The onset of complete personal autonomy is central to the idea of growing up. College, at least a residential one like Occidental, allows us to ease this transition, letting us have full control over what we do with our time, but without worry for the complications of paying rent, buying furniture and most importantly having to fit time into the day to figure out what to cook, and then actually cooking it. It’s much easier to eat healthily in these spaces too because you don’t have to worry about dealing with unfamiliar ingredients or trying to perfect a recipe. The food is there in front of you, ready to be enjoyed.

And then that stopped. And for the current student body, it stopped early, with little warning. No longer could we just take a five-minute saunter to the Green Bean for a midday pick-me-up. Pre-made food options remained, but many of us who returned home to our parents or took this opportunity to move out recognized the money and life-saving importance of eating at home.

And for many of us, health came to the forefront. Discussion of nutrition, workouts and the “quarantine 15” filled our feeds, and the focus on food and consumption increased, both positively and negatively. We desired control in what we consume when we lost control over so much else in our lives.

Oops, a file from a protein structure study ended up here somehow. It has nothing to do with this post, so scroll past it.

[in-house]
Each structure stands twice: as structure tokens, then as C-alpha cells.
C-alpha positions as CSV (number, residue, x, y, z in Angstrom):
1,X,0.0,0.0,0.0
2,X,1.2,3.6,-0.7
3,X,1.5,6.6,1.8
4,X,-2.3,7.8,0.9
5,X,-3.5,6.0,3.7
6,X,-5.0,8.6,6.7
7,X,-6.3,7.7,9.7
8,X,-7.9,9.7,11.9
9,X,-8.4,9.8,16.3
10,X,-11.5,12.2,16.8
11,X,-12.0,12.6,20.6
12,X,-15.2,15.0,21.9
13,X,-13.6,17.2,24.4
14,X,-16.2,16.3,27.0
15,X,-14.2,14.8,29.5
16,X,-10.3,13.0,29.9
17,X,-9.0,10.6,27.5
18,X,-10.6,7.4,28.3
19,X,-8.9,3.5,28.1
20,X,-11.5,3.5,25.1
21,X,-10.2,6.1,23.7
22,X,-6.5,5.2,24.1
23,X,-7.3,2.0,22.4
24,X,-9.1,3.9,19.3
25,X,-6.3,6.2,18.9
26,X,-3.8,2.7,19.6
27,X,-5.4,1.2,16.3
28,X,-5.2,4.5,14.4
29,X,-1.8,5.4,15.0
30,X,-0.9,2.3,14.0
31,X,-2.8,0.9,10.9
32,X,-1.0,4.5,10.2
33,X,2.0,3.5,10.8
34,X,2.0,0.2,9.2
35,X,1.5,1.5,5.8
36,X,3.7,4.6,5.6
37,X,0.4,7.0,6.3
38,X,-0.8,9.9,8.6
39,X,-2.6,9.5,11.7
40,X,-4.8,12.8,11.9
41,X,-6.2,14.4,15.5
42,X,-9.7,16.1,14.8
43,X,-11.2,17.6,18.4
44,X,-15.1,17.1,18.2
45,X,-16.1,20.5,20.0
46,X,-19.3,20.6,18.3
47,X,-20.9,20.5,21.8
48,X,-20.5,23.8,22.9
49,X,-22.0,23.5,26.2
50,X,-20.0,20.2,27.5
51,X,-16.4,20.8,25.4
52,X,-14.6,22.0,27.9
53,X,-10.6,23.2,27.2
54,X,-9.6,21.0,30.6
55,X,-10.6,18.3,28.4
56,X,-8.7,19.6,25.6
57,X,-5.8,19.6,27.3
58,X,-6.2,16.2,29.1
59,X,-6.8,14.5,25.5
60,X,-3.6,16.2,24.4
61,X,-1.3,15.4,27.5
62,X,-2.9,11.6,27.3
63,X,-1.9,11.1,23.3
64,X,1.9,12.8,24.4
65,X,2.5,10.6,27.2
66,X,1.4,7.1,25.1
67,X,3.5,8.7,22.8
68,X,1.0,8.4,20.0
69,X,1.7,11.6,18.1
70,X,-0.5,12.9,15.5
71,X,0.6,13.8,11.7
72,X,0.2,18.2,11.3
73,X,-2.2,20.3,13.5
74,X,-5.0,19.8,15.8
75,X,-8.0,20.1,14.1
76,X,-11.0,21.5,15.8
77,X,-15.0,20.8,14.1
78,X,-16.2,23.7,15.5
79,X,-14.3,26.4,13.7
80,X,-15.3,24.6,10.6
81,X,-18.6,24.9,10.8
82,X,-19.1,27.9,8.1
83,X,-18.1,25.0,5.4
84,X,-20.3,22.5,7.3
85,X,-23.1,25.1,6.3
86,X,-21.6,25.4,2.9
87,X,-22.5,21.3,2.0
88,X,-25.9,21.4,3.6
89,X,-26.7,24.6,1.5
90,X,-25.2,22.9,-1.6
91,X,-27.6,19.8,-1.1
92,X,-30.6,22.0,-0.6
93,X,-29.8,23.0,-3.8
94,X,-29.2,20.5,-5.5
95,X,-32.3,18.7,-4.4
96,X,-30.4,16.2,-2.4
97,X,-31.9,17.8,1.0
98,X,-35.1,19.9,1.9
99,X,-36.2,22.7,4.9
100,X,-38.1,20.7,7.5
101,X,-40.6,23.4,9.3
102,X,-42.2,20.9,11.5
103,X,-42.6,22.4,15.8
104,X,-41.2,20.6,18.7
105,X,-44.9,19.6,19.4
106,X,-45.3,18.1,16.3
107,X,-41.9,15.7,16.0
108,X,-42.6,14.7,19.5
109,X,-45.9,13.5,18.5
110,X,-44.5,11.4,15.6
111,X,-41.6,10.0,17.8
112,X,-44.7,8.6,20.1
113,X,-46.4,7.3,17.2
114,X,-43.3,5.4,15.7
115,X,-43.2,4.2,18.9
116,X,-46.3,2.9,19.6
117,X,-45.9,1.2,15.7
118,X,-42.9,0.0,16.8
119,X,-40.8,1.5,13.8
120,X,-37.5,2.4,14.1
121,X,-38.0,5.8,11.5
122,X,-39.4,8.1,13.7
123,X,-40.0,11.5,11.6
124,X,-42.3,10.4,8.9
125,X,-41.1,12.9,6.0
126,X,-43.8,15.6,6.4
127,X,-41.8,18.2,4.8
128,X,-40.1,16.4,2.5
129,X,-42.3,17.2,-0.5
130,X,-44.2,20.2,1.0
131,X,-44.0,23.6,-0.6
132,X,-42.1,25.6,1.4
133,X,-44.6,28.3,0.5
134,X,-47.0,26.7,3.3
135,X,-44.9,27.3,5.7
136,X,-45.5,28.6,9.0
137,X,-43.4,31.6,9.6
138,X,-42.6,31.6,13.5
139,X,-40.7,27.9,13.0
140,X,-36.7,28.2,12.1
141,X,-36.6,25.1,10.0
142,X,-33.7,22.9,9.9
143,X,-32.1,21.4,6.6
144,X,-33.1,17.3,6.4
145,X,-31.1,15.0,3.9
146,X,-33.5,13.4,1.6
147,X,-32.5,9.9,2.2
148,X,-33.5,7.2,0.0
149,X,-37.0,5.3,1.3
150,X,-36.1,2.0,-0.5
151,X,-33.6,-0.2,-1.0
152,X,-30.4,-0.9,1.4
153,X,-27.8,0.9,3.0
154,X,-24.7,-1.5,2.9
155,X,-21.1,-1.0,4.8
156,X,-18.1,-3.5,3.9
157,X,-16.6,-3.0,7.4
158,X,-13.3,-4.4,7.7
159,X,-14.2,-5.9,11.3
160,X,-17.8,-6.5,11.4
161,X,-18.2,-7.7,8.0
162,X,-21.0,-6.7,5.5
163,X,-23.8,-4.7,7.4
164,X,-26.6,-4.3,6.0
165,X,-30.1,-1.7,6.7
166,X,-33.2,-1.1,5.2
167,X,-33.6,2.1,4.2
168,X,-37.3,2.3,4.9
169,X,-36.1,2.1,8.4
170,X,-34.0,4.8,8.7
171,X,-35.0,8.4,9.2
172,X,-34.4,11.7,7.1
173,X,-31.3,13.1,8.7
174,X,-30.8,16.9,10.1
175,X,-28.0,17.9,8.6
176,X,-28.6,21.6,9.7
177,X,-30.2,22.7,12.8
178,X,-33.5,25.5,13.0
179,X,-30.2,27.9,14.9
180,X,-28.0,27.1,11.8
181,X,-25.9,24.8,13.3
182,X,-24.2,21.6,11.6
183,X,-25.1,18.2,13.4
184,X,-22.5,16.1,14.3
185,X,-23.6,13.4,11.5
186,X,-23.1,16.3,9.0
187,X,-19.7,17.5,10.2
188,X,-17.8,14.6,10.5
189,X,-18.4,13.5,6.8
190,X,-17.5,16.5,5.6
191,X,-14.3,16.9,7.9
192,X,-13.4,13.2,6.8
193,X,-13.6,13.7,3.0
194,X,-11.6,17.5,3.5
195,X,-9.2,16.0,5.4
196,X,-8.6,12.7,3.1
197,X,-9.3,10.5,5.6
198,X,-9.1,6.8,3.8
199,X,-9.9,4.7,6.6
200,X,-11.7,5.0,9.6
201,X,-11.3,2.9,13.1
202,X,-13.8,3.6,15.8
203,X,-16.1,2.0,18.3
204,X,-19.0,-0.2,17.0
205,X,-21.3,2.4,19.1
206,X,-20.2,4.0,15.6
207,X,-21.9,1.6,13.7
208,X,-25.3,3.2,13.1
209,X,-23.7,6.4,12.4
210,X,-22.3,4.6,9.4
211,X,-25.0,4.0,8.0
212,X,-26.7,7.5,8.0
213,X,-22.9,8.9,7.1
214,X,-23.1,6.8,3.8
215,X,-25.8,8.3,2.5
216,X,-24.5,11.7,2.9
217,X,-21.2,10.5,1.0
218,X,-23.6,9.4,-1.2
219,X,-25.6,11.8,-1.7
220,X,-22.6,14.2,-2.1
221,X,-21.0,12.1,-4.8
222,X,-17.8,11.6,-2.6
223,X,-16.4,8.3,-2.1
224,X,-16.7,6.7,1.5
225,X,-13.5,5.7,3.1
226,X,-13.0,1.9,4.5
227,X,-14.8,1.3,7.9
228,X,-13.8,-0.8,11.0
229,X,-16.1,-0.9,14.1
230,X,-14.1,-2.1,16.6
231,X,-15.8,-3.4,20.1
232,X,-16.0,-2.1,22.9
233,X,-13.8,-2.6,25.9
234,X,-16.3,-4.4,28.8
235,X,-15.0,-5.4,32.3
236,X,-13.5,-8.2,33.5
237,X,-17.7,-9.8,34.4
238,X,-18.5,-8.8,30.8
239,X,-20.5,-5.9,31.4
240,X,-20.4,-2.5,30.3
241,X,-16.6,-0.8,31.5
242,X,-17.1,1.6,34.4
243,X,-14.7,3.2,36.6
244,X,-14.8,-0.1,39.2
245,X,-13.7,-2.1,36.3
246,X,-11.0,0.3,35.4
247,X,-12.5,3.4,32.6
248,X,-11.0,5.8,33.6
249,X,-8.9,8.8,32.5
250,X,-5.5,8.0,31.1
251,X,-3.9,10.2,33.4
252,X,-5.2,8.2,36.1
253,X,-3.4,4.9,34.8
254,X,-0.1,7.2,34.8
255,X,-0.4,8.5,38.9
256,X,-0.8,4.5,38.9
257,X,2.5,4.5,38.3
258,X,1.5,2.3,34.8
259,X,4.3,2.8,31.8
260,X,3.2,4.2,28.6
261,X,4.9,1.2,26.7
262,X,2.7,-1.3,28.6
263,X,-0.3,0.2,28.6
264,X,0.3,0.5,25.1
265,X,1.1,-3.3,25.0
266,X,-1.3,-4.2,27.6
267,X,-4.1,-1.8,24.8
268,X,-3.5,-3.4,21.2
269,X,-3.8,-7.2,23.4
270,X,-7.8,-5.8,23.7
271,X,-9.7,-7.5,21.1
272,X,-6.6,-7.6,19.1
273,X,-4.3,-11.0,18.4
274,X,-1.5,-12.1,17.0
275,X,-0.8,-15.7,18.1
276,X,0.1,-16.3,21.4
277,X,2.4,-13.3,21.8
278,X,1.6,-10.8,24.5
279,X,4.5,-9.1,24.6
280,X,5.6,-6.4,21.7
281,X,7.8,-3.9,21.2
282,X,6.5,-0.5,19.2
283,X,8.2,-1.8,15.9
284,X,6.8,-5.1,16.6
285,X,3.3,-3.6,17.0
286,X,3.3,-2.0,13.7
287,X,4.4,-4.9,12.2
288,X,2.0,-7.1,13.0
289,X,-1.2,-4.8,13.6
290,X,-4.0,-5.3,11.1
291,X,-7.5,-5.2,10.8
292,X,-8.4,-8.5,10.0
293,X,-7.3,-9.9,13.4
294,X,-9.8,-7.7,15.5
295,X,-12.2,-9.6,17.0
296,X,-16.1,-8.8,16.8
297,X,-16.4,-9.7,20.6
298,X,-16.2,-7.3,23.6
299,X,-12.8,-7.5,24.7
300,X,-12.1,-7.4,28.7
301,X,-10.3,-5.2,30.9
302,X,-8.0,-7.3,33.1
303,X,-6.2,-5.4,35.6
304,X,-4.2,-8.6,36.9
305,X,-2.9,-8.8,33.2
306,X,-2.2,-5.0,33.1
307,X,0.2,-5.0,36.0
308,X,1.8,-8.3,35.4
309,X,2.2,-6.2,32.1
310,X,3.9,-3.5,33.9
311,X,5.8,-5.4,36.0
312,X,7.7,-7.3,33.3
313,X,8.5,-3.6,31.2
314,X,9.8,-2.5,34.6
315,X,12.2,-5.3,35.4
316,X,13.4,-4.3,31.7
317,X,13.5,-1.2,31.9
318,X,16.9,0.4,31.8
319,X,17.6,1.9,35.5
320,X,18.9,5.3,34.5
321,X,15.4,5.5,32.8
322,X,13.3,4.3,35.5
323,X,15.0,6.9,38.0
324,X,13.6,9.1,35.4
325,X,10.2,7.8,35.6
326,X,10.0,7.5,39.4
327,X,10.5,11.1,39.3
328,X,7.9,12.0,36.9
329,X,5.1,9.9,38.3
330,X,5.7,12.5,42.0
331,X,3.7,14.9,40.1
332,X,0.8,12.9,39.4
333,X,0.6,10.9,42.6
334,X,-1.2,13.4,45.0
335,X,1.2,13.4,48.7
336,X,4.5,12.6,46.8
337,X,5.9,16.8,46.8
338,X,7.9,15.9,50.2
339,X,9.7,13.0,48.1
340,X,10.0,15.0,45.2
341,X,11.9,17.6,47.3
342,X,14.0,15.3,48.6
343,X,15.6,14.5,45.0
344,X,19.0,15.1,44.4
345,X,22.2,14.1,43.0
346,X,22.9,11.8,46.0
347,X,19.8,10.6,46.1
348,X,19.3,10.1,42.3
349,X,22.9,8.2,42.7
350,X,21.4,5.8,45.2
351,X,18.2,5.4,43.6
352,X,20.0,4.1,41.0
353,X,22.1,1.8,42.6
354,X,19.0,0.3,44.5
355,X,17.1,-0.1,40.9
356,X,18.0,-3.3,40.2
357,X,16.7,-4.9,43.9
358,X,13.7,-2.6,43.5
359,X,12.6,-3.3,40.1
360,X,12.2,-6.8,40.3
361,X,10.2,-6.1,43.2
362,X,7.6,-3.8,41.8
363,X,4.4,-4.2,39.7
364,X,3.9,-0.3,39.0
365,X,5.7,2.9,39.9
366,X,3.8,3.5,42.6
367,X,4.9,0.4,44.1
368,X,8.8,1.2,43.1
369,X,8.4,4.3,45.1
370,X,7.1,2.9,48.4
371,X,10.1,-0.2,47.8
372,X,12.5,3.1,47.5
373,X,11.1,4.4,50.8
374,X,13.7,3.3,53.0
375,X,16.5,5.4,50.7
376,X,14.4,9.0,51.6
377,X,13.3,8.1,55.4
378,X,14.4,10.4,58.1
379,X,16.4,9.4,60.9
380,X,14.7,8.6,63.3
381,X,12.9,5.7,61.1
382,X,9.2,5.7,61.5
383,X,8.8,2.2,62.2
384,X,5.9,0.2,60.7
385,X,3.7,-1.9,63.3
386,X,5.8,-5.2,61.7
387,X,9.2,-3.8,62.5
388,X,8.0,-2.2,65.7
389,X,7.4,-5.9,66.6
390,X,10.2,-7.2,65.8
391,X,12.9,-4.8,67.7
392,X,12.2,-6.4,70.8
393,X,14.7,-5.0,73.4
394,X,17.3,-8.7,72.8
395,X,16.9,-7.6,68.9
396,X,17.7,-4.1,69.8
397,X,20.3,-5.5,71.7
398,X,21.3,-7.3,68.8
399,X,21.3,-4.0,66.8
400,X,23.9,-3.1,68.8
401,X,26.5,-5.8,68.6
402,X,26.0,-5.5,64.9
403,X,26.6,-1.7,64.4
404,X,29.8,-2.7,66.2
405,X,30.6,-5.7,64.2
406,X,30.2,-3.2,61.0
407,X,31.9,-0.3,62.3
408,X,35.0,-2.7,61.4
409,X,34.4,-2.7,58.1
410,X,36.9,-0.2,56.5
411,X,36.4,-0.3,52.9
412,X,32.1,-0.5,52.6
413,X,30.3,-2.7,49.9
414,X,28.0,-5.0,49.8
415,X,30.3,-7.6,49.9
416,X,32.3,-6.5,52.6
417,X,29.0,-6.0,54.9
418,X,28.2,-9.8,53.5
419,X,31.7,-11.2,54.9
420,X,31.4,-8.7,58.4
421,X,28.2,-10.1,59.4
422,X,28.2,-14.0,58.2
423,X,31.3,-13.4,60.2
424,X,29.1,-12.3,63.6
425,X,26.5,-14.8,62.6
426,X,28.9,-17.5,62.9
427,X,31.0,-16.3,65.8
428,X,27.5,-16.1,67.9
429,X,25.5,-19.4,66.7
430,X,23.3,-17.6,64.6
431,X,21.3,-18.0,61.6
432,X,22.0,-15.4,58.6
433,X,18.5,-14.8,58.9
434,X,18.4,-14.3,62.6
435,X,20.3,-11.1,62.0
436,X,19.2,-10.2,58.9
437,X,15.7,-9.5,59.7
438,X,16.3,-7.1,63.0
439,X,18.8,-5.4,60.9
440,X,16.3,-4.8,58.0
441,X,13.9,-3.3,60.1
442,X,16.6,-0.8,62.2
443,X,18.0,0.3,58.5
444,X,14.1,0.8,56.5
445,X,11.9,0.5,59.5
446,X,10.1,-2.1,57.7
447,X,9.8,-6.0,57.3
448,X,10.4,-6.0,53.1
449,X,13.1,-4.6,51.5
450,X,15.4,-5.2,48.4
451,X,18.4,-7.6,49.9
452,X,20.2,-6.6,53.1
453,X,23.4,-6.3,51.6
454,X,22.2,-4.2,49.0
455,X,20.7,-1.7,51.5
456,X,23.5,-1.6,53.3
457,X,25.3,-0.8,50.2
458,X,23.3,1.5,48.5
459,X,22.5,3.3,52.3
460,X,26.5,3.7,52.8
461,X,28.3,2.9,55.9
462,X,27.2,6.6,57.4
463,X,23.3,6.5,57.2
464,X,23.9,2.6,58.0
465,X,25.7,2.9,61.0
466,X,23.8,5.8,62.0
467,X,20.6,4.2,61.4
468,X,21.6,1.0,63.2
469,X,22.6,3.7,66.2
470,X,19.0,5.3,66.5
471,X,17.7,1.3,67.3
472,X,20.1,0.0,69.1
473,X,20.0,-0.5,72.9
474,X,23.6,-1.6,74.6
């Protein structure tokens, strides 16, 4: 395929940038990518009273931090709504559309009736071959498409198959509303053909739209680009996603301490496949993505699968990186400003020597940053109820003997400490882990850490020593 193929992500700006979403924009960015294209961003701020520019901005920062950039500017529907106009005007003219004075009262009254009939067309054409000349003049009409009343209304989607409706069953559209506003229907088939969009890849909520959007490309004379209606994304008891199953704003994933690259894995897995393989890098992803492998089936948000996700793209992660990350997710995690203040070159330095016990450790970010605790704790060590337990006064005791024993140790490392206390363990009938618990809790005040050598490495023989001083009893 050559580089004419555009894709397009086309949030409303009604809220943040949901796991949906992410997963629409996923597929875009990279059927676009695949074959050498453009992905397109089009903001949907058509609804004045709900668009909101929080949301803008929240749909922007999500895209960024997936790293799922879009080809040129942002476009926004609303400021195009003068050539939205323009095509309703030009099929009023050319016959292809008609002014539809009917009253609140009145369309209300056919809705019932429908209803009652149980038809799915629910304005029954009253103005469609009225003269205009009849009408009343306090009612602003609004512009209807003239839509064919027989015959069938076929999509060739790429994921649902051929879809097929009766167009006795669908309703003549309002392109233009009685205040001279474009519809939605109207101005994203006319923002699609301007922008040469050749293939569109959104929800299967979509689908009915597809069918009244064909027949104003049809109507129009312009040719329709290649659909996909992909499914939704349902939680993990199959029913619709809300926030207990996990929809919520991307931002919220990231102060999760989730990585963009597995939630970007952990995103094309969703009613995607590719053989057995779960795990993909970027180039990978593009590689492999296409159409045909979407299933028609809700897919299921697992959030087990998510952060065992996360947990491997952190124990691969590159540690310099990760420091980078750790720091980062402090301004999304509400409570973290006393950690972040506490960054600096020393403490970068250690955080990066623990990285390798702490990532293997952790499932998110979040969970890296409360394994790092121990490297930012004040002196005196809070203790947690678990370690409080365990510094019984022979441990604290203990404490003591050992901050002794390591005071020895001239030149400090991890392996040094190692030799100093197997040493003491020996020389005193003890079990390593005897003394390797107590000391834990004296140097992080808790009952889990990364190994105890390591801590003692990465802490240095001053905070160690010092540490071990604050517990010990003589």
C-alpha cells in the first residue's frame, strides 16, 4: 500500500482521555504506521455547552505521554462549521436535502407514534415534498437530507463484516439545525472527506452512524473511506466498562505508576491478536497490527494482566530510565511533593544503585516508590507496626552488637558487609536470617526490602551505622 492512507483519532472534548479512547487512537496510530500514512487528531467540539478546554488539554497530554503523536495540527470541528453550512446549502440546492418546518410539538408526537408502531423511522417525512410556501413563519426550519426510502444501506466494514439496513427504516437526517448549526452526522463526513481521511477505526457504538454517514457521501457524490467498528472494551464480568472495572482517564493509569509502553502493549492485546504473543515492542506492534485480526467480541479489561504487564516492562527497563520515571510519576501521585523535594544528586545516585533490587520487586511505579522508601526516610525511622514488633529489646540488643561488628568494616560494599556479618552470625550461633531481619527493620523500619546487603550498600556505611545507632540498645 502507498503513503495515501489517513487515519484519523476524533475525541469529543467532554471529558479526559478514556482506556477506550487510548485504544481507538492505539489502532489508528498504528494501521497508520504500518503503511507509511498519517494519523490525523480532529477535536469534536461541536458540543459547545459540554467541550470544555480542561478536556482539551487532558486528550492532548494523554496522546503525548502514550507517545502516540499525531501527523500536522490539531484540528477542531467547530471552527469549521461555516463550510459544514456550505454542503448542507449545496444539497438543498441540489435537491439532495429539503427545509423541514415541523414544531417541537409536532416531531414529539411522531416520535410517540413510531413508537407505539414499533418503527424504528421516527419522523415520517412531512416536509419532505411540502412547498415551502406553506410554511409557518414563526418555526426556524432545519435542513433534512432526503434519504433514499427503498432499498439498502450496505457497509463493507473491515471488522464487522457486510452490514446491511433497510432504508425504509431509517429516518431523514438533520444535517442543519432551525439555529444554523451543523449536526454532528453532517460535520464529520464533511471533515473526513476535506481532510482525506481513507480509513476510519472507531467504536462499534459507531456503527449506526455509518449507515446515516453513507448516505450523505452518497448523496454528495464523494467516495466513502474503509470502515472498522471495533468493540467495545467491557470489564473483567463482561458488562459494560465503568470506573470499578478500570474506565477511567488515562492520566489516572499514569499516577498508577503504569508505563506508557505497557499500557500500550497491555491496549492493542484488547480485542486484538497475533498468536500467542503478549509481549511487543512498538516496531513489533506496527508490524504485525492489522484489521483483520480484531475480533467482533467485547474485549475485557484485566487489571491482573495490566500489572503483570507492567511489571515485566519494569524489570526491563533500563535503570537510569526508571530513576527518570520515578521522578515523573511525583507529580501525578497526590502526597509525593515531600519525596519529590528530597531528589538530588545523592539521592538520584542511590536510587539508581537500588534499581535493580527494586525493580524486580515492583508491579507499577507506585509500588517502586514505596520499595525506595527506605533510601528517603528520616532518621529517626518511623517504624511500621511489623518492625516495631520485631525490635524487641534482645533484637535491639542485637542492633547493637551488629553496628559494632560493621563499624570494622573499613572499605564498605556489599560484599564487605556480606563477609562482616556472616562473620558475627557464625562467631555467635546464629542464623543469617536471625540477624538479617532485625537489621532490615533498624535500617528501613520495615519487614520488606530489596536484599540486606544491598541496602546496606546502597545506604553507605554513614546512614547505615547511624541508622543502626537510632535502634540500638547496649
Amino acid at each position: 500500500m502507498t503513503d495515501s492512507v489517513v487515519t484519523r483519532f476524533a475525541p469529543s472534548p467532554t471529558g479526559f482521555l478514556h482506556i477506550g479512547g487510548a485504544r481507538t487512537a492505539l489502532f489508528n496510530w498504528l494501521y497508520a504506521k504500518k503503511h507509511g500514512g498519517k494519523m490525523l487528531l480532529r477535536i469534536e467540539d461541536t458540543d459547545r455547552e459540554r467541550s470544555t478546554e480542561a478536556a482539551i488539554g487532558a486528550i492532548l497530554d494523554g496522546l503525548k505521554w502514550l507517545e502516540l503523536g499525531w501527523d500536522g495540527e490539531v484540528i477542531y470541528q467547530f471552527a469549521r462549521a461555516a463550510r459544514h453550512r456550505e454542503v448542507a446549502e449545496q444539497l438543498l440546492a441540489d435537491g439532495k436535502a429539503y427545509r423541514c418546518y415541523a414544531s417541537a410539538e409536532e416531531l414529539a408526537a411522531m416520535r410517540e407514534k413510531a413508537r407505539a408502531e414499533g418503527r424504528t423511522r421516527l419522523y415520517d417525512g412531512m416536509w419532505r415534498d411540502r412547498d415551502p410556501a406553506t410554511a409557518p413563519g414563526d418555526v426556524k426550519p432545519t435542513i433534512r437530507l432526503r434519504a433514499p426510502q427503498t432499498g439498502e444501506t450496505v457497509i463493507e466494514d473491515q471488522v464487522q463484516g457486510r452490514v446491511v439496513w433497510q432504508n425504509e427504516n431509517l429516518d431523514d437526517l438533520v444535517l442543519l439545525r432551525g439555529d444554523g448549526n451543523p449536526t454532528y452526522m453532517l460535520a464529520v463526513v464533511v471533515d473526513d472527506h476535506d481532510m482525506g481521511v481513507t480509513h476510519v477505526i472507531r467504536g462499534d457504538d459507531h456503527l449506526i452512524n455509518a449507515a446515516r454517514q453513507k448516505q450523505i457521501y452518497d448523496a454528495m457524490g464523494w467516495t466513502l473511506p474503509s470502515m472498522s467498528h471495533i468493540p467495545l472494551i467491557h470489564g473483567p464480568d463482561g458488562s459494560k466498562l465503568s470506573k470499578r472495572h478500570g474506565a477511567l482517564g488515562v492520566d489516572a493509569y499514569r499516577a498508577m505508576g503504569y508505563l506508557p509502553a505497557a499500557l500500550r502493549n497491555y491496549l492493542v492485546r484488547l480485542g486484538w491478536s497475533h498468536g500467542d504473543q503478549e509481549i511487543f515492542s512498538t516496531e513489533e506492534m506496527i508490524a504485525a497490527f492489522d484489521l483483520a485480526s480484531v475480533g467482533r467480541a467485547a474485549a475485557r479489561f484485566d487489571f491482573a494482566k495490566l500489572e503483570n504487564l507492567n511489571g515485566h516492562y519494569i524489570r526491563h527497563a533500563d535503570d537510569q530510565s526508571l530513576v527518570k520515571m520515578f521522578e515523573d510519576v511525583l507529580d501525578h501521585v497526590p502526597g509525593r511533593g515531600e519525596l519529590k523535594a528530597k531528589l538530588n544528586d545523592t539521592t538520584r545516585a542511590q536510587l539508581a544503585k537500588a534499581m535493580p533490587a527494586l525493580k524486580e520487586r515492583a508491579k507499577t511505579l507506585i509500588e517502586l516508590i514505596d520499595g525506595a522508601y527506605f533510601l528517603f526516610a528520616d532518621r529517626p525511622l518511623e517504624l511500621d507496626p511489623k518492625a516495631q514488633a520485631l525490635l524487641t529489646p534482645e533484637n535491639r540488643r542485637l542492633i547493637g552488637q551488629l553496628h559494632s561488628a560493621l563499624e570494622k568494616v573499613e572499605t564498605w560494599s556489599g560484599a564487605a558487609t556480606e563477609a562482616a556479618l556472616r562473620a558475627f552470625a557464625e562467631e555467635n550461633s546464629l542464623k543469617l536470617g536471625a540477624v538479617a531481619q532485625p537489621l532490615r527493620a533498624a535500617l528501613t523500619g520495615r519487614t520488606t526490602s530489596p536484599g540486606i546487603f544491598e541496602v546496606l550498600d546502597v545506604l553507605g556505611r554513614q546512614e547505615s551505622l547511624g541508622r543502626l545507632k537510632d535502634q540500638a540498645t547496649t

I’ve always been cognizant of the food I buy beyond just the identity of the item — looking for fresh, quality foods. I want to treat my body well, in a way that respects what it does for me. So when I walk into a store and look at a Lunchable, my natural response is, “I could make that, and I could make it ‘better for me.’”

But when I sat in my car and ate that Lunchable, the experience wasn’t one that I could’ve made for myself in a kitchen. I wouldn’t be overcome with childhood nostalgia if I ate large slices of organic ham and crackers and a quality cheese that wasn’t so processed. I wouldn’t have the same satisfaction of having it all laid out in front of me in the familiar sectioned plastic packaging. I’m not really eating it to honor my body, or even my tongue; I ate that Lunchable to honor my ability to do what I want.

Part of having your own autonomy is always going to be about trying to make the best decisions for yourself. But more importantly, autonomy allows you to take care of yourself — and that doesn’t always mean doing the textbook-best or healthiest thing for you. Sometimes it means doing the things that are the most fun for you. Modern society has encouraged us to constantly hold ourselves back, to constantly control everything we do. Look at any guide to being a billionaire and we see the intense regime that is paraded as the key to success. I want you to allow yourself to indulge, allow yourself to actively ignore the rules and regimes you put in place for yourself and remind yourself that in an ever-restricted world, you can still do whatever you want.

Use food as a way to step into your autonomous, adult self, not just by doing what is “best” for you, but by indulging the child within you who stared down the long lunch tables with longing. It doesn’t have to be Lunchables, or even something unhealthy; it can just be that one thing you always want somewhere in the back of your mind.